Plumbing The Debased Bottom At Jimmy DeSana’s ‘Party Picks’

Jimmy DeSana, Pool, 1980, cibachrome (all images courtesy the Estate of Jimmy DeSana and Salon 94 Bowery)

Jimmy DeSana, Pool, 1980, cibachrome (all images courtesy the Estate of Jimmy DeSana and Salon 94 Bowery)

In his essay “Do Not Doubt The Dangerousness of the 12-Inch Politician,” artist David Wojnarowicz exclaims, “A camera in some hands can preserve an alternate history” (144).

Reflecting Wojnarowicz’s observation, photographer Jimmy DeSana’s shocking yet beautiful images, often avoided due to his highly sexualized and subversive content, are not often found between the pages of publications on art and queer culture, in exhibitions on queer portraiture or adorning posters for mainstream Pride. Reveling in queer culture’s bottom, DeSana’s body conscious, transgressive and transformative portraits portray an alternate form of queer history and self-representation.

Jimmy DeSana, Party Picks, 1981, Archival inkjet print

Jimmy DeSana, Party Picks, 1981, Archival inkjet print

Currently exhibited at Salon 94’s Bowery gallery space, a retrospective entitled Party Picks reveals DeSana’s wide range of photographic styles and subjects, which he explored up until his death from AIDS-related complications in 1990. From portraits of Downtown luminaries like Debbie Harry, William S. Burroughs and Kenneth Anger to his black-and-white photo series Submission to his later more colorful, still submissive photographs, DeSana’s images take their influence from the gritty, grimy and sometimes downright gross Downtown punk scene, which flourished during the height of DeSana’s creative output between 1971 and 1987.

Looking at DeSana’s photographs in the context of both gay and LGBTQ history, DeSana’s revolutionary use and abuse of the body appears as a welcome relief from both the hyper-masculine, disco nightmare of 1970s gay culture and the coma-inducing bore of 1970s conceptual art. Similar to Robert Mapplethorpe’s infamous X-Portfolio with his celebration of S & M, fetishes and leather daddies, DeSana, particularly in his Submission series, investigates and captures the seedier side of gay culture, asserting the presence of the queer body in his photographs.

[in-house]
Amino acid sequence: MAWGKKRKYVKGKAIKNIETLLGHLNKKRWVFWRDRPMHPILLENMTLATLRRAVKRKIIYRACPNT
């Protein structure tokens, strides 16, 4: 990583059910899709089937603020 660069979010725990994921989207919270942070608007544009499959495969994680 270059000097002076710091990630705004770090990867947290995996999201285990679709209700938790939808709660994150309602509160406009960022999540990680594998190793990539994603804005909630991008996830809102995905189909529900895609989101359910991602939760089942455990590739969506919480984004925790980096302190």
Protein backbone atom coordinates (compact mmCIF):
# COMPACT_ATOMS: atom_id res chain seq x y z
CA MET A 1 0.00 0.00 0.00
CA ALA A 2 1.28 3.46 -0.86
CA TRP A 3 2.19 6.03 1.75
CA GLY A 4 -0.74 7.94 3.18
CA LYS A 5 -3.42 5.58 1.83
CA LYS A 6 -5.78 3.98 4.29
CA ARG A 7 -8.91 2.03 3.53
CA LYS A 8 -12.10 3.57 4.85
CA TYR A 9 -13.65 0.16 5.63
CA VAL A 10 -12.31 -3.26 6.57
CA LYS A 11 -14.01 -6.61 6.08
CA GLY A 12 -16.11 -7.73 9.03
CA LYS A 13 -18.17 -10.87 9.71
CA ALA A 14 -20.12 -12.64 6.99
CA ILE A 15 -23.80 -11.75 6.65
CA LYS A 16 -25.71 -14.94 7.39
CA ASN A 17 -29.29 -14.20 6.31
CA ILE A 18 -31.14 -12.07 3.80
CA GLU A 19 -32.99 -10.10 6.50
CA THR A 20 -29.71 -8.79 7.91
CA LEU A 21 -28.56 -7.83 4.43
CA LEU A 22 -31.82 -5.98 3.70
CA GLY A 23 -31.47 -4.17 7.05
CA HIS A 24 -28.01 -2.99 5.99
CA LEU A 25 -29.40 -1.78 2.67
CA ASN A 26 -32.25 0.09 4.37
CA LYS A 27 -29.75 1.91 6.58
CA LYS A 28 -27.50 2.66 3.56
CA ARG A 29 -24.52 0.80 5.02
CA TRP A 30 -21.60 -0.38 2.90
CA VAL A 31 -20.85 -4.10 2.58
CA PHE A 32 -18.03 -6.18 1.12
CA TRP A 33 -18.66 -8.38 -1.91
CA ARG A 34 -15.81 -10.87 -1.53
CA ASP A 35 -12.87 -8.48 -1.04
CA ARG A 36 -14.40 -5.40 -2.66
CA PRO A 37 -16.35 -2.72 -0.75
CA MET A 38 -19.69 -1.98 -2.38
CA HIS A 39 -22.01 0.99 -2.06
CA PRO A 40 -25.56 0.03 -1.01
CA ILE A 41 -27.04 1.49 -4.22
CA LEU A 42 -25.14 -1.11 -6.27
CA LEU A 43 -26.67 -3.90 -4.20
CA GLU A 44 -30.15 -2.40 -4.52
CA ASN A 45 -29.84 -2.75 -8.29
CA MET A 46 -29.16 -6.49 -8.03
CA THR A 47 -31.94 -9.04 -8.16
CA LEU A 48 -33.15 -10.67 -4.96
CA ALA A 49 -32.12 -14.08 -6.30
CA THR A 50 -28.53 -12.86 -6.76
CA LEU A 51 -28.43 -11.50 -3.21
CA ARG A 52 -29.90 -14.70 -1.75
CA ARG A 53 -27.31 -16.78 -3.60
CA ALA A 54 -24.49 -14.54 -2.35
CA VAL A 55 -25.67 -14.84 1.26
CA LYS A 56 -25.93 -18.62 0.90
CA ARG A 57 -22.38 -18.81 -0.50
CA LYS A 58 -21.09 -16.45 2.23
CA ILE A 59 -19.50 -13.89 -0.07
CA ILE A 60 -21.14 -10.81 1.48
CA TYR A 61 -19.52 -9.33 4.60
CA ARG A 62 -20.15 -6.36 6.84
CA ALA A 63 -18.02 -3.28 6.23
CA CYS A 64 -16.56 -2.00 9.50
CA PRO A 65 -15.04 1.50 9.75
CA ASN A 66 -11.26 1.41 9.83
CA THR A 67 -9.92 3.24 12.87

Jimmy DeSana, Television, 1978, black and white gelatin

Jimmy DeSana, Television, 1978, black and white gelatin

While Salon 94 probably wisely chose not to show viewers some of DeSana’s most disturbing photographs which capture auto-erotic asphyxiation, Party Picks still manages to portrays the utter depths of sexuality that DeSana is willing to probe in his art. In works like “Television,” DeSana’s manipulation and representation of the body in his photographs exists not as a record of shame but as an archive of pleasurable debasement.

Jimmy DeSana, Marker Cones (No head), 1982, vintage cibachrome

Jimmy DeSana, Marker Cones (No head), 1982, vintage cibachrome

A Catholic (Debased) Skin

In his introduction to DeSana’s Submission series, gentleman junkie queer extraordinaire William S. Burroughs calls DeSana’s sadomasochistic photographs “Catholic” and boy is he right. There is nothing Catholics love more than good debasement (just look at those Saints).  DeSana’s bold photographic style and unwavering choice to represent the passive and submissive body depicts an alternative form of pleasure in debasement.

In her publication Beautiful Bottom, Beautiful Shame: Where ‘Black’ Meets ‘Queer’, Kathryn Bond Stockton discusses the nature of debasement and its attachment to the debased body.